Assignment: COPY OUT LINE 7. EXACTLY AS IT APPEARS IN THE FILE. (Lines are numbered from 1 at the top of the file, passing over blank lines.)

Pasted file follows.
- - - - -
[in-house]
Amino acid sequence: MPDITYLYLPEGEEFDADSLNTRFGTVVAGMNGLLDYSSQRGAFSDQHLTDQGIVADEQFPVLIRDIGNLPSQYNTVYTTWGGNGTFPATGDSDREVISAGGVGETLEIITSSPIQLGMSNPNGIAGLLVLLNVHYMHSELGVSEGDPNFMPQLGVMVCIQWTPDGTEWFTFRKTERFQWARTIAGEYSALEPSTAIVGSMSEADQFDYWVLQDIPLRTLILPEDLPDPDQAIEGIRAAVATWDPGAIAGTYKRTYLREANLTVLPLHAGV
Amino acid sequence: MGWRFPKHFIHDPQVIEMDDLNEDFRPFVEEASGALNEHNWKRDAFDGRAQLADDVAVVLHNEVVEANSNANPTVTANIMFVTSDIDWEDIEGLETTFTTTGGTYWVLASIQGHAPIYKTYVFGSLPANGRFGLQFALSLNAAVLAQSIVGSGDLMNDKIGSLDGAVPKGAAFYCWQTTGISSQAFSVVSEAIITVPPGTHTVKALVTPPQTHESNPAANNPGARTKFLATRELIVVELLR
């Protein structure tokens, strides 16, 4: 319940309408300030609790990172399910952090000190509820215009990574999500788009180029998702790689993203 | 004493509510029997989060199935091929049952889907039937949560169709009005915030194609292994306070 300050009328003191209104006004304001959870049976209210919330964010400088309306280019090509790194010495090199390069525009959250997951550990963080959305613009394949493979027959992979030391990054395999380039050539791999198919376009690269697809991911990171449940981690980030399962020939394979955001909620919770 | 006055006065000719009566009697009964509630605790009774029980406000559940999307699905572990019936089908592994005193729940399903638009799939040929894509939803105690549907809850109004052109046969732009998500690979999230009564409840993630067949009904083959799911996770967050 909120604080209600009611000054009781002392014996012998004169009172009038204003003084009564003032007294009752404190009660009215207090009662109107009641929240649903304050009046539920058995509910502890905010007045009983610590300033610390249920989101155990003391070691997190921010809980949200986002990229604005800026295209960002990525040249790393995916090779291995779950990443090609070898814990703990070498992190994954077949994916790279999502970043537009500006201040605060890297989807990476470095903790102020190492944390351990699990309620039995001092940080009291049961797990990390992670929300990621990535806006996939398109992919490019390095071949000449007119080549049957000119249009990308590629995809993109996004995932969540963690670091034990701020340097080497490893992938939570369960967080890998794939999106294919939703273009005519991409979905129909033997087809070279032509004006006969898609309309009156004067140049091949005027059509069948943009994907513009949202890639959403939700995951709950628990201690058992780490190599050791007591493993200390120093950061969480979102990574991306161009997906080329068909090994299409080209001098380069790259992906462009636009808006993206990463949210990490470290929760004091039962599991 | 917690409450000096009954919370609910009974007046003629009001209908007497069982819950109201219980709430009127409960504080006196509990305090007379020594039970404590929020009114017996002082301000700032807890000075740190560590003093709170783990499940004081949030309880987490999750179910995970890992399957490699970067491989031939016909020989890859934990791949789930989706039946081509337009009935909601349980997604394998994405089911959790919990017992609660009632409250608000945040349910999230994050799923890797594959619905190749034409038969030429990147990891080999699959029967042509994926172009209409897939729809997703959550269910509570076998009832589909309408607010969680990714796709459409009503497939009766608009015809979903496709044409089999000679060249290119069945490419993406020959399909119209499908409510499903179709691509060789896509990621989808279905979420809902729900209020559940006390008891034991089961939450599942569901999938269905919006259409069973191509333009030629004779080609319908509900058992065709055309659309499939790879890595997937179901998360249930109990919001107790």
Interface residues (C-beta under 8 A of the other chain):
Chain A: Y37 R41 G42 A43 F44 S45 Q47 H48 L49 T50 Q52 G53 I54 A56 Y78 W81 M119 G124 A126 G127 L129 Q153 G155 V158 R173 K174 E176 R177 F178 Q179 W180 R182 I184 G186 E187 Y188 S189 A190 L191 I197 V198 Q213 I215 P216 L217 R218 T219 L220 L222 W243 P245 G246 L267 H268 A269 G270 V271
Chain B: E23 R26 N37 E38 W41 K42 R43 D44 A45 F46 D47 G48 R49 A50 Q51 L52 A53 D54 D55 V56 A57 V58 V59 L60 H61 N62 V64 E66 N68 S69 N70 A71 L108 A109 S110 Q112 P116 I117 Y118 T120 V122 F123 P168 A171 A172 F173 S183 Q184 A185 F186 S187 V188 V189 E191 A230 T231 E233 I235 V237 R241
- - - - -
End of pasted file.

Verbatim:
Chain B: E23 R26 N37 E38 W41 K42 R43 D44 A45 F46 D47 G48 R49 A50 Q51 L52 A53 D54 D55 V56 A57 V58 V59 L60 H61 N62 V64 E66 N68 S69 N70 A71 L108 A109 S110 Q112 P116 I117 Y118 T120 V122 F123 P168 A171 A172 F173 S183 Q184 A185 F186 S187 V188 V189 E191 A230 T231 E233 I235 V237 R241